Arkansas River & Red River
The Arkansas River Basin originates in the Rocky Mountains and empties into the Lower Mississippi River, covering a total length of 1,469 miles. It is the second longest tributary of the Mississippi River and is highly valued for its recreational uses including swimming, boating, fishing and hunting. Navigation on the lower portion of the river is maintained by a series of 18 locks and dams, which also enhance recreation, produce hydroelectric power and provide flood control.
The Red River Basin forms most of the Texas-Oklahoma border before emptying into the Mississippi River in Louisiana. Much of the management of the river, according to the Red River Compact, is based on the appropriation of water to agriculture, municipalities, industry, hydroelectric power and recreational uses while balancing ecosystem health needs.
Photo: Ark. Parks & Tourism
Photo: Colorado Springs CVB
Port of Catoosa
Photo: Tulsa Port of Catoosa
Overall the Arkansas River and Red River Basin received an average score of C- on the report card for the six goals. Although wetland areas increased, lock delays in 2013 were higher than at any other time from 2000 through 2012. Infrastructure condition and maintenance were very poor. Levee condition was also poor, and over 4 percent of communities had water supply treatment violations.
The Arkansas and Red River Basin also faces additional challenges in water stress associated with potential transfers of water resources outside of the basin. A substantial portion of the basin is west of the 100th meridian that marks a shift in precipitation, with wetter conditions to the east of the 100th meridian. The very poor result for lock delays, combined with the very poor infrastructure condition and maintenance, are especially troubling considering that these locks and dams are newer than many other sections of the system having been completed in the early 1970s.
Grades Explained by Goal
The Arkansas River & Red River Basin received a grade of B for Ecosystems. The Living Resources indicator received a C. The Streamside Habitat indicator received a grade of C+ and the Water Quality indicator received a C- grade. The Wetland Area Change indicator received an A Grade, one of only two basins with this highest grade.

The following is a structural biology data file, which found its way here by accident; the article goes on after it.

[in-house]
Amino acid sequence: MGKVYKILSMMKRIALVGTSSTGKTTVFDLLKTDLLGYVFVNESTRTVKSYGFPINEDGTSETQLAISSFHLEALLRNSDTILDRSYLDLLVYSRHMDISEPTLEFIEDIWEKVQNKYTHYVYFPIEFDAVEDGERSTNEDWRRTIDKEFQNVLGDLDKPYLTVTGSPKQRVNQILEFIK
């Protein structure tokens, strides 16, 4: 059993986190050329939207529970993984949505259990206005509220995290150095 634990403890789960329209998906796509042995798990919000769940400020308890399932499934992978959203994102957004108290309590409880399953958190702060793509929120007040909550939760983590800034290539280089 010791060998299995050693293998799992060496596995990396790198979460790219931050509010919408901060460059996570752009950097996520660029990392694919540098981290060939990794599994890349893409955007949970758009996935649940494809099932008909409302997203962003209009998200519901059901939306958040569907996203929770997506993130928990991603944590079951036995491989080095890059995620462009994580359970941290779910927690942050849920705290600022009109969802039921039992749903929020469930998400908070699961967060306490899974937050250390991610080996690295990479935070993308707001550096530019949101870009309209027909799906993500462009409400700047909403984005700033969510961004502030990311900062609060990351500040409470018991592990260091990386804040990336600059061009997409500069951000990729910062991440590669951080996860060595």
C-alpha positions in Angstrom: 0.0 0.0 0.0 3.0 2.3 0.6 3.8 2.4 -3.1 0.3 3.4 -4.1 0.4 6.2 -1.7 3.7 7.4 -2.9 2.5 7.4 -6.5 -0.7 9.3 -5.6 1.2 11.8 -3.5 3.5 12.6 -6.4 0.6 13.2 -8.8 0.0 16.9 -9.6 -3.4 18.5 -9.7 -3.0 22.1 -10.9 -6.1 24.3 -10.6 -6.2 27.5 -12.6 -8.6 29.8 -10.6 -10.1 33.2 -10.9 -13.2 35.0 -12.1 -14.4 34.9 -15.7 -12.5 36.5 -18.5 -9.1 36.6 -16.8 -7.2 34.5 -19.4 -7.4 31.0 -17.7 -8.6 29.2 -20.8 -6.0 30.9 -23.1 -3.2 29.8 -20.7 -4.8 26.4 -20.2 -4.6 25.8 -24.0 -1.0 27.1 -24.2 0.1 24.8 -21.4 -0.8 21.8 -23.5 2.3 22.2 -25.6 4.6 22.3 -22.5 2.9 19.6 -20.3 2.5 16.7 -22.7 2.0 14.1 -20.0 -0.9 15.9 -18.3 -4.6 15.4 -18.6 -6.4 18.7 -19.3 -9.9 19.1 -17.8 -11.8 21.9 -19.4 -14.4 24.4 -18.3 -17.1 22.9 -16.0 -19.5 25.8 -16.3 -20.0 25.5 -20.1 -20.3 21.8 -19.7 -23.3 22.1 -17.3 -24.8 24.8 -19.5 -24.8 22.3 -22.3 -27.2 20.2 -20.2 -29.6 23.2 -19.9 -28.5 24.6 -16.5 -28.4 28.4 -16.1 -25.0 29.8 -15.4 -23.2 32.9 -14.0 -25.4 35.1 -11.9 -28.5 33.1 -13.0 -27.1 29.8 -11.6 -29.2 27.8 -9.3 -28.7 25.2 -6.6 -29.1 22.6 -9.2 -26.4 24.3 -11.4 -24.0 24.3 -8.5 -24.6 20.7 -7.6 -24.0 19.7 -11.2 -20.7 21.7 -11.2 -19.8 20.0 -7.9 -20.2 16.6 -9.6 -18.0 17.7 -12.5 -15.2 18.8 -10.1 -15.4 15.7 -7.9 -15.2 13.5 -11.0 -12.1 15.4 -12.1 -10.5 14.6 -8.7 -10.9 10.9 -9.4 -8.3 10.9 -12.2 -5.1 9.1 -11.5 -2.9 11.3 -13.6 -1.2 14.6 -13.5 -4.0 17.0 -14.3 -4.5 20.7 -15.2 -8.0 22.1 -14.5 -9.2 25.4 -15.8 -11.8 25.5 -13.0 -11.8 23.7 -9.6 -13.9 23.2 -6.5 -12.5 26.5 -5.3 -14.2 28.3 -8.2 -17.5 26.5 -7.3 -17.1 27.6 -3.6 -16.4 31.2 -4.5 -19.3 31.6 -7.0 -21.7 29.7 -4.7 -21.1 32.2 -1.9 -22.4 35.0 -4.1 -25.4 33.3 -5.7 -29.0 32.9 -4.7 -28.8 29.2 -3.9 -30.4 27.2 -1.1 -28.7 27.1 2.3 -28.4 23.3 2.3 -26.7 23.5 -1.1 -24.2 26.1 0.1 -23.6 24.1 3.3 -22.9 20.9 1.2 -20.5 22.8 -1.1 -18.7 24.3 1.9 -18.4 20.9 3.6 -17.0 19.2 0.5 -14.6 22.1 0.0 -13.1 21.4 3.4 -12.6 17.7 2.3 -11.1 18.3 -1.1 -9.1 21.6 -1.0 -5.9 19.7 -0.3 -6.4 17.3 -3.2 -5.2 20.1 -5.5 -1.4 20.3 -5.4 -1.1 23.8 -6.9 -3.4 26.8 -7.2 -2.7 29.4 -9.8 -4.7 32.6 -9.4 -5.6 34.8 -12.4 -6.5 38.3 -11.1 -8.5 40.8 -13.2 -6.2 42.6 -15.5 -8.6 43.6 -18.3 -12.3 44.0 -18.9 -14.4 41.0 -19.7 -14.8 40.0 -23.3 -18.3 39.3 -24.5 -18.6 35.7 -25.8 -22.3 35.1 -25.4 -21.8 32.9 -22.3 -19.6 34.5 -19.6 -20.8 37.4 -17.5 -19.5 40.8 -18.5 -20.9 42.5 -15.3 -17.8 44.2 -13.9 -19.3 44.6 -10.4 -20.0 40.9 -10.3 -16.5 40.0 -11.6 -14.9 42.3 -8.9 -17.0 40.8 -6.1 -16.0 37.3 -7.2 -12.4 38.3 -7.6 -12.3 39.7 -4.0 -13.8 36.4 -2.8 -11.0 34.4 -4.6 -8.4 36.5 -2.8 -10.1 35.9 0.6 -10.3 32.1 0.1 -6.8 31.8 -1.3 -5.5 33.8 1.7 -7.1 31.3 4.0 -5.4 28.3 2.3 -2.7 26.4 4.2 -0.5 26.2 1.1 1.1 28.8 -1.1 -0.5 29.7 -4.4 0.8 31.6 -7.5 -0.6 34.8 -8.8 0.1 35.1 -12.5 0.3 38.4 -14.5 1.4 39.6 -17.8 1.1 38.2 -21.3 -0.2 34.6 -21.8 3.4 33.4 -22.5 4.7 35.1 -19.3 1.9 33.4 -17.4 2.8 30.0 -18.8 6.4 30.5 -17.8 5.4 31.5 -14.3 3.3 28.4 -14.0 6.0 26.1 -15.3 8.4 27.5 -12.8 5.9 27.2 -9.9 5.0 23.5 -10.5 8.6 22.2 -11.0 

The Arkansas River & Red River Basin received a grade of C- for Flood Control & Risk Reduction. The Floodplain Population Change indicator in the Arkansas & Red River basin received a C grade and was the highest in the watershed. The Levee Condition indicator received a D grade and the Building Elevation indicator received a C- grade.
The Arkansas River & Red River Basin received a Failing grade for Transportation. The Infrastructure Condition indicator received an F. The Infrastructure Maintenance indicator received an F for the entire watershed. The Lock Delays indicator received an F grade.
The Arkansas River & Red River Basin received a grade of D for Water Supply. The Treatment Violations indicator in the Arkansas River & Red River Basin received an F grade, one of two basins with this grade. The Water Depletion indicator received a C-grade.
The Arkansas River & Red River Basin received an overall grade of C for Economy. The River Dependent Employment indicator in the Arkansas & Red River basin received a C grade while the Median Income indicator received a C- grade. The GDP by sector indicator received a C grade.
The Arkansas River & Red River Basin received a grade of C for Recreation. The Outdoor Participation indicator received a C- grade and the Hunting and Fishing licenses indicator received a C.
The AWI Report Card was developed over two years with significant amount of information and feedback from hundreds of experts and stakeholders throughout the watershed and nation. View a comprehensive Report Card technical paper that includes data sources, calculations and analysis.